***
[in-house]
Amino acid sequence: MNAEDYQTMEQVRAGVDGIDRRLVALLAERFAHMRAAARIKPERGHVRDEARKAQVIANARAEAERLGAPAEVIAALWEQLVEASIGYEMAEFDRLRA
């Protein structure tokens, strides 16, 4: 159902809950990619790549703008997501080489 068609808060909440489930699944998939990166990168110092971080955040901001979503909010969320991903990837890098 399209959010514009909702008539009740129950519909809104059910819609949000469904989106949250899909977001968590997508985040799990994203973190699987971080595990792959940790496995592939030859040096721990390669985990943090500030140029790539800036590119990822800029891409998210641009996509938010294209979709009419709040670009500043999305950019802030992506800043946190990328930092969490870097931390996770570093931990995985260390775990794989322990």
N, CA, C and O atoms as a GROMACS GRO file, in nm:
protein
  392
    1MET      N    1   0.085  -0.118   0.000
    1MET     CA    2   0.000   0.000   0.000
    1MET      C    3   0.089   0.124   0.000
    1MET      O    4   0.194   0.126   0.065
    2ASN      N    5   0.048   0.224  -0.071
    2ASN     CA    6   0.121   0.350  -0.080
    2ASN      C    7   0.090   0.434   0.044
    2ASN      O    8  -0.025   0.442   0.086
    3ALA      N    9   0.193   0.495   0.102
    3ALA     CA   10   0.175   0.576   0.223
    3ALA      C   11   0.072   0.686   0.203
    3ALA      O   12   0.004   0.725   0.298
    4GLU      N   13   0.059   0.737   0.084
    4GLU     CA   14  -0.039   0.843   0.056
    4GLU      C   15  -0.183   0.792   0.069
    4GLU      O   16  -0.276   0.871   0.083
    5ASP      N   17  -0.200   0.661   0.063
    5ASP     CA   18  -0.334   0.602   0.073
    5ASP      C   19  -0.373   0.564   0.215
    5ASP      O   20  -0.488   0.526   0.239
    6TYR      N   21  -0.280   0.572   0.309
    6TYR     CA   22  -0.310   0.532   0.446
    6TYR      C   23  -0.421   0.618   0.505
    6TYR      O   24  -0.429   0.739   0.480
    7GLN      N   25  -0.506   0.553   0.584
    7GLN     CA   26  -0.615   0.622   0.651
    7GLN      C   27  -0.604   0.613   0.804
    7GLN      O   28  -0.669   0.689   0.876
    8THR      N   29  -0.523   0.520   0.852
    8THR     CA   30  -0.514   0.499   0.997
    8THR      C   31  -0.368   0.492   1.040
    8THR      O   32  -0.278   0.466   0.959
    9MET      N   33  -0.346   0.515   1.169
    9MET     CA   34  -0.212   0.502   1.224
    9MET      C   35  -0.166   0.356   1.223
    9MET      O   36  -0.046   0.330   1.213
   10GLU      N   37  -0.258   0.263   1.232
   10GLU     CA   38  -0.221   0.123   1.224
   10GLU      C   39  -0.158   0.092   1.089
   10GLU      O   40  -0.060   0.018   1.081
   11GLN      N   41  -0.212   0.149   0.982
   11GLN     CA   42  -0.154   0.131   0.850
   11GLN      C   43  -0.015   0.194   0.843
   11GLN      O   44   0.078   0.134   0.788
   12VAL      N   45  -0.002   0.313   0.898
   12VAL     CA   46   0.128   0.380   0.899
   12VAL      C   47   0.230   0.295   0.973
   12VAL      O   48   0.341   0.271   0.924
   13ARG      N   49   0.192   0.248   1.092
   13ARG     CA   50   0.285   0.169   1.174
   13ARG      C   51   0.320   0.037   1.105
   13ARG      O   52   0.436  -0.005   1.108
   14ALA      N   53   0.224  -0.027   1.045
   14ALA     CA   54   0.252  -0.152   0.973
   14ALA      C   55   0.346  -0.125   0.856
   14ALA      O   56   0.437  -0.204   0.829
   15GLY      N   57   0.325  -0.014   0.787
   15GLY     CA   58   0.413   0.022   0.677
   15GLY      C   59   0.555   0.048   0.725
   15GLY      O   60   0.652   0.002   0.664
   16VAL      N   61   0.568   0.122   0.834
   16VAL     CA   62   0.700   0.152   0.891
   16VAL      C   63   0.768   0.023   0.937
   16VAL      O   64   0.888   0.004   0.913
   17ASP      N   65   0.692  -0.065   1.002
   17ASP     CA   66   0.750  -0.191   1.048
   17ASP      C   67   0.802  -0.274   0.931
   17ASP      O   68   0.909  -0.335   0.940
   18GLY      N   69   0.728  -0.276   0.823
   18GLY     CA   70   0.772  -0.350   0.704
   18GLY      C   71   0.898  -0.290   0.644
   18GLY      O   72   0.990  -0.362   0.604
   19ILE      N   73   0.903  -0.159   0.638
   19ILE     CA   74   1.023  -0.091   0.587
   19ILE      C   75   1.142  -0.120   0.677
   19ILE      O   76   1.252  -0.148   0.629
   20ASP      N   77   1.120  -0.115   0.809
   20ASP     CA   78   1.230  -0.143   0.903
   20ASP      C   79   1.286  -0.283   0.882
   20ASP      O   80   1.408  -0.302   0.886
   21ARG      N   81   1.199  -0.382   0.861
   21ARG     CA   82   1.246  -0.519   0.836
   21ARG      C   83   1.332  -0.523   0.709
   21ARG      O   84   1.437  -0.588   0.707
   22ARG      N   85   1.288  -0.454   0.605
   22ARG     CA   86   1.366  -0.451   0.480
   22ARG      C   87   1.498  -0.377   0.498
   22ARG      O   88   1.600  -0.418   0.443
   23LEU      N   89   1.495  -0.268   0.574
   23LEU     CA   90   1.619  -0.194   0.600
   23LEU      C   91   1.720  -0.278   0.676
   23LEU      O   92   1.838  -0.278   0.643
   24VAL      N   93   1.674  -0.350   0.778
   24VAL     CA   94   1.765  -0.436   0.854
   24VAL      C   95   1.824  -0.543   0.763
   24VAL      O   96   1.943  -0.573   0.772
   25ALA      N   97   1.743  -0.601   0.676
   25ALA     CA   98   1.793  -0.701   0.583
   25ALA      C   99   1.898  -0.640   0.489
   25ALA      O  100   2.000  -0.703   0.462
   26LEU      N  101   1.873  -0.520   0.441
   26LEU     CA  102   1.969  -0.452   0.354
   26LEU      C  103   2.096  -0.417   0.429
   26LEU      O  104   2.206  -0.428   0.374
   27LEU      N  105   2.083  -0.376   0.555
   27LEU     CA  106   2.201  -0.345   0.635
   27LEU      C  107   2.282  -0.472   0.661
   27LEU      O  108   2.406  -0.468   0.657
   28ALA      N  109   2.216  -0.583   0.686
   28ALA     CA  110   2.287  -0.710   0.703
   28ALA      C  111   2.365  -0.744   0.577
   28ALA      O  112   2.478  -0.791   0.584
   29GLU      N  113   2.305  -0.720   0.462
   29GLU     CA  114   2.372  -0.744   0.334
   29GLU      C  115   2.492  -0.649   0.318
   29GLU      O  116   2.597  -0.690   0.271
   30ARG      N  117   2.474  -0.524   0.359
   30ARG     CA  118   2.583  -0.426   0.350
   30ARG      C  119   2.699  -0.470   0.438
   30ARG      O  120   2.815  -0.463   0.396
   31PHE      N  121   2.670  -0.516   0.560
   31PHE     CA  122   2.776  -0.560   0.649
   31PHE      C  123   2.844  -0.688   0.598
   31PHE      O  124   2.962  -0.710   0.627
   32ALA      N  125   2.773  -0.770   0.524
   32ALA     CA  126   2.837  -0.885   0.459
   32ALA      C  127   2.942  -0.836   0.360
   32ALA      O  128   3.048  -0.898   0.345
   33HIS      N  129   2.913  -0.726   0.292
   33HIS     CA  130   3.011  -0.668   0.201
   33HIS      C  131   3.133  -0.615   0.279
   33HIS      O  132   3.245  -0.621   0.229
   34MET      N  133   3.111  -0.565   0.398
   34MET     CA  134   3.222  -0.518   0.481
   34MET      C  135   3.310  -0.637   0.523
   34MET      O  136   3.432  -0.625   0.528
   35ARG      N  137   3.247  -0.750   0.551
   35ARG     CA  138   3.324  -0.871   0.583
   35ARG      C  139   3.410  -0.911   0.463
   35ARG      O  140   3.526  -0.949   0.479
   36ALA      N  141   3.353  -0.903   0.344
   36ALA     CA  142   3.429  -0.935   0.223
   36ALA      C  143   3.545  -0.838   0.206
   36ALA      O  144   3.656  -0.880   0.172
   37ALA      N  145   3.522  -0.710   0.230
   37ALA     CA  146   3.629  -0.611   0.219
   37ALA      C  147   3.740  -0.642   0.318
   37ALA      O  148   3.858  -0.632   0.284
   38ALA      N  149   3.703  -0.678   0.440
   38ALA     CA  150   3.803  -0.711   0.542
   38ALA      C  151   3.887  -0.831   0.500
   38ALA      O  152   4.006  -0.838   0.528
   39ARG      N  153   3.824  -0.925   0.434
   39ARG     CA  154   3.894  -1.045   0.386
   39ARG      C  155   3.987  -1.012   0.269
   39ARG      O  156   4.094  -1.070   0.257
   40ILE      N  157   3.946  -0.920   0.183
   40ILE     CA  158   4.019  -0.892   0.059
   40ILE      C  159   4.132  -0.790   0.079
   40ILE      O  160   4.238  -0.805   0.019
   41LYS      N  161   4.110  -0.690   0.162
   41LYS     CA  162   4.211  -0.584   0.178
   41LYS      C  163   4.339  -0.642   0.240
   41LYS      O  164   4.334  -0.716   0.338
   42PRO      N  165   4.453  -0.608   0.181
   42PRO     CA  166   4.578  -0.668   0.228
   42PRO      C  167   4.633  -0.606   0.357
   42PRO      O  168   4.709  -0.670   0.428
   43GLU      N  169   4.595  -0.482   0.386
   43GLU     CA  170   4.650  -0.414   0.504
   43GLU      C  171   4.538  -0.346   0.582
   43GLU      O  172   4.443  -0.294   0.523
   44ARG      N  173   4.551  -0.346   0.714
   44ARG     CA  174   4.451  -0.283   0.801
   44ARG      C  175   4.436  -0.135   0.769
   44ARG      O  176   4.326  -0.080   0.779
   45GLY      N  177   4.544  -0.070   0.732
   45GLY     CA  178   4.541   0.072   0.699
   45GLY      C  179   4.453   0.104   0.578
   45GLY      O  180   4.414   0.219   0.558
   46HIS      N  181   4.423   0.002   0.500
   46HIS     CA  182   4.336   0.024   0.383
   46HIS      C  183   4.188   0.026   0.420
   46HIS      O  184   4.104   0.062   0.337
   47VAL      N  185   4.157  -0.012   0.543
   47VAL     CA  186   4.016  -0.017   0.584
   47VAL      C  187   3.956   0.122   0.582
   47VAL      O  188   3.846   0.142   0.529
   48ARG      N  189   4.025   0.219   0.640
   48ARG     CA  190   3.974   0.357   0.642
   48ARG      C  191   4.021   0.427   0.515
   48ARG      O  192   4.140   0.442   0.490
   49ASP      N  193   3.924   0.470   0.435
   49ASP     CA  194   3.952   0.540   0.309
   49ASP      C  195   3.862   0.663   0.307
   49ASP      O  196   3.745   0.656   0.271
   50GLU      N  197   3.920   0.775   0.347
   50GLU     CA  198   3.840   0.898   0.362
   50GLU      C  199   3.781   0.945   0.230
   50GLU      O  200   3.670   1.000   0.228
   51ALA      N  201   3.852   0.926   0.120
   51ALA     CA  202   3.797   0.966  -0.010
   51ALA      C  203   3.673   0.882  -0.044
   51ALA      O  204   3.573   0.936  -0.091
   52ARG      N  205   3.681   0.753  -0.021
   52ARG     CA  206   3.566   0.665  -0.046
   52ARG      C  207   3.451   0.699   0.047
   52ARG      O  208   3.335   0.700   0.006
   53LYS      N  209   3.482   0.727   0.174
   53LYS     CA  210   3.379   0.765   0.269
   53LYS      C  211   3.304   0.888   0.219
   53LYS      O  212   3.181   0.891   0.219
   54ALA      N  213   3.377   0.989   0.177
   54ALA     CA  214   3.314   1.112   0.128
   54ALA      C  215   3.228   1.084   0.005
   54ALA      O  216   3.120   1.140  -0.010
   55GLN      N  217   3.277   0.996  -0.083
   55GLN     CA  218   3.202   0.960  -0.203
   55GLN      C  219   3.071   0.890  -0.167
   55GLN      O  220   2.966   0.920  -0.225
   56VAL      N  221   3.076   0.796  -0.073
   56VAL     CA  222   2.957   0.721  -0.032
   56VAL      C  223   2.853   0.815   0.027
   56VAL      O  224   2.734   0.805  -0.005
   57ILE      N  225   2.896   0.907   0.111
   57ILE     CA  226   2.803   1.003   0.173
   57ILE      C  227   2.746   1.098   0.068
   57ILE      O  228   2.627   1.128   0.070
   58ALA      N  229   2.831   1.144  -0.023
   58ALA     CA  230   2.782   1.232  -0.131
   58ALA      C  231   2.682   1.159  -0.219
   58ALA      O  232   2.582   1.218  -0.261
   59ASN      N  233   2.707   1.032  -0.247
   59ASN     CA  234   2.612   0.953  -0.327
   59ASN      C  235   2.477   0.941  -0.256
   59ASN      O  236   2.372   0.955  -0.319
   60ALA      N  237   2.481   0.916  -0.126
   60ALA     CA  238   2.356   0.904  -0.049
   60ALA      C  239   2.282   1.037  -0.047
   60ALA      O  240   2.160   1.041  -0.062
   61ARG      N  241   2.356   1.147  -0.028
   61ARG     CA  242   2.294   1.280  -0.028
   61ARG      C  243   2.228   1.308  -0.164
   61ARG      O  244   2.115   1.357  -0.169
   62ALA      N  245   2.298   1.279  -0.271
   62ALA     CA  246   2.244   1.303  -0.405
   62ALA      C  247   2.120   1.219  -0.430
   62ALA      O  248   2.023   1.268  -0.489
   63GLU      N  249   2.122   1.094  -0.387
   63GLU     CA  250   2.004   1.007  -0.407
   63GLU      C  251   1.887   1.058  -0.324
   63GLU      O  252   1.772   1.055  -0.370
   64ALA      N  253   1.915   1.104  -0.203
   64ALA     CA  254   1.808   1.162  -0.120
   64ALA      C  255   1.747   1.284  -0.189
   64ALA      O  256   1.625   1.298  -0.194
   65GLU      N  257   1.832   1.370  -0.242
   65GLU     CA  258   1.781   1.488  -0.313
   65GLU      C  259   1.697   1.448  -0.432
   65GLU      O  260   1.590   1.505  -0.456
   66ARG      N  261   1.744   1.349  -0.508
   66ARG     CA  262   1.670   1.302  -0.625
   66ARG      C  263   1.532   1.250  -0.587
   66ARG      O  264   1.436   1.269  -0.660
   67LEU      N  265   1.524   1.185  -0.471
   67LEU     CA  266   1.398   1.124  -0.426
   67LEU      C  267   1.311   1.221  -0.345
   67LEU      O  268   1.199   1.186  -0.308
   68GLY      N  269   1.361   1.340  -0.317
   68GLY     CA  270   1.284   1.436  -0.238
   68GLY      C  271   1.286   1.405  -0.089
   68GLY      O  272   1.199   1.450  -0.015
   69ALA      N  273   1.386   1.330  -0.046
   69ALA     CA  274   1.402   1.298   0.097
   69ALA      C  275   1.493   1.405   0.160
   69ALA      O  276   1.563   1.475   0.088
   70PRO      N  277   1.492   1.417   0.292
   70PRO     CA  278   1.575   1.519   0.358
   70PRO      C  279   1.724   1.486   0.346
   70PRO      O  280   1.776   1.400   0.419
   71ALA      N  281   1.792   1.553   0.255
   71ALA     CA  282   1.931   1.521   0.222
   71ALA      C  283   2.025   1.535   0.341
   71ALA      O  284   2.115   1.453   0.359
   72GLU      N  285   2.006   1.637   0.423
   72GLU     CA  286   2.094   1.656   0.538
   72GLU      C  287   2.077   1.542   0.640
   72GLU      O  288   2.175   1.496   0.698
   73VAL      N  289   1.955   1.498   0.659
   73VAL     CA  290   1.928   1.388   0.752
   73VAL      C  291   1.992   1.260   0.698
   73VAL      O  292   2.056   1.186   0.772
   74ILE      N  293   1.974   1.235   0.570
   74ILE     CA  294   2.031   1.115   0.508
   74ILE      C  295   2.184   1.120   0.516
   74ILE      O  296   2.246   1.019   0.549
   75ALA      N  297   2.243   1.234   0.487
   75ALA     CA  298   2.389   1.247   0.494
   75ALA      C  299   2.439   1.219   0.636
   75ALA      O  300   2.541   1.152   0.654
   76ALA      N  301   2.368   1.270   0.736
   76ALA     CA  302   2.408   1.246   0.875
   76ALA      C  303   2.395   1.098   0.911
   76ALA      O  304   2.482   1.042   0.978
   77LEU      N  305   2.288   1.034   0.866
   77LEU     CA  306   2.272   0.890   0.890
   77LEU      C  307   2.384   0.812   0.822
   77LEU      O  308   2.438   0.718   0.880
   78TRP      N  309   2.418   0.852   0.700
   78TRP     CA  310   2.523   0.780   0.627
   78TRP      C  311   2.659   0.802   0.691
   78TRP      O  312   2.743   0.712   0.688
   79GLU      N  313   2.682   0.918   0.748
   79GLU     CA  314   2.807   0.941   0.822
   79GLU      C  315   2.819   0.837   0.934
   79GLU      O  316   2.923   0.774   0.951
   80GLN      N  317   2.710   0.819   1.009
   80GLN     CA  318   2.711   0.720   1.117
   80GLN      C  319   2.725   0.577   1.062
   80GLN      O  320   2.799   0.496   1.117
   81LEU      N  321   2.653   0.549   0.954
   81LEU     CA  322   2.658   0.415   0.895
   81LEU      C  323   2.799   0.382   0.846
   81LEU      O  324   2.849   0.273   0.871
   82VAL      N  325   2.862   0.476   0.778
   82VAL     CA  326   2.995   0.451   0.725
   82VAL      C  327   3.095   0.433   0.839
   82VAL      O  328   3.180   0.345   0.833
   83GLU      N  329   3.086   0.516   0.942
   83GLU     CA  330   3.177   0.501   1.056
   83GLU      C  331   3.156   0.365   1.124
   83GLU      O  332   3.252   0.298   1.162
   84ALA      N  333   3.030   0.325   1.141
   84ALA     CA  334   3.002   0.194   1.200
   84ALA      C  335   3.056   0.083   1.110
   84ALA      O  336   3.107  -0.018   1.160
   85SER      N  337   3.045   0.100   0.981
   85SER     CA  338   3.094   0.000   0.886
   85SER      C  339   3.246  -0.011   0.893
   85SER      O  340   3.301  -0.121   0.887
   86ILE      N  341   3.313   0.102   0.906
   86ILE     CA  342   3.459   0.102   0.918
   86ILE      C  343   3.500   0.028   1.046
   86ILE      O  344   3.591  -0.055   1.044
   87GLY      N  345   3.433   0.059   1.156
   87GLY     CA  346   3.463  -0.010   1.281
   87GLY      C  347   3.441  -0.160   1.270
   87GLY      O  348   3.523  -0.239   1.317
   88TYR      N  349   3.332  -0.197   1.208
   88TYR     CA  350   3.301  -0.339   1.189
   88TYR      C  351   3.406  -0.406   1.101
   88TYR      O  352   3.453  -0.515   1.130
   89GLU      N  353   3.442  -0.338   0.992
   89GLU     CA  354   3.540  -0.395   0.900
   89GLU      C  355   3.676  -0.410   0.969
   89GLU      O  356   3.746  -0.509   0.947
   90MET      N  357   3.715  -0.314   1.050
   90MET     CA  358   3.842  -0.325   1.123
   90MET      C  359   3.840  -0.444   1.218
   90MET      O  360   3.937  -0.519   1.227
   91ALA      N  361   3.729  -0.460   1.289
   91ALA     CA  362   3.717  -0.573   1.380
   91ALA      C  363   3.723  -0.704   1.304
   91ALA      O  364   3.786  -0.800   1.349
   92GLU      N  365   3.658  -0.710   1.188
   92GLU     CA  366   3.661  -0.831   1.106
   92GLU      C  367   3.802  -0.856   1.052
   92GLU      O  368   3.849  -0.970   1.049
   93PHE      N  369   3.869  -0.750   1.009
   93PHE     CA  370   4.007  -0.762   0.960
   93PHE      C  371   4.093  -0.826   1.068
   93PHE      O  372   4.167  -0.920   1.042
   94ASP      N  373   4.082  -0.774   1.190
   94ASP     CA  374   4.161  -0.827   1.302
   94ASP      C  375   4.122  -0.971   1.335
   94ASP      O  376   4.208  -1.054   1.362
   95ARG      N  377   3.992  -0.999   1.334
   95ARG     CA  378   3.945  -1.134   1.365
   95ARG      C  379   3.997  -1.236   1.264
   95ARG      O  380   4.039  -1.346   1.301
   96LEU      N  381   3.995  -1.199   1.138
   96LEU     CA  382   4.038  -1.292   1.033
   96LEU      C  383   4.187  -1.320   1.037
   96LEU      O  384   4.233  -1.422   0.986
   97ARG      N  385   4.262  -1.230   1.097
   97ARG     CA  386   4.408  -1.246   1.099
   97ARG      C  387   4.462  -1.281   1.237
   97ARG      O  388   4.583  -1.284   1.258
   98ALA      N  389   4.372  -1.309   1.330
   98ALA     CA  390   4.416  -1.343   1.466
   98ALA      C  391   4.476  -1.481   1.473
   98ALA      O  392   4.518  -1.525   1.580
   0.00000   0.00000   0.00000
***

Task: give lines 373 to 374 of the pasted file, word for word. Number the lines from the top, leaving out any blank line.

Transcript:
   92GLU      C  367   3.802  -0.856   1.052
   92GLU      O  368   3.849  -0.970   1.049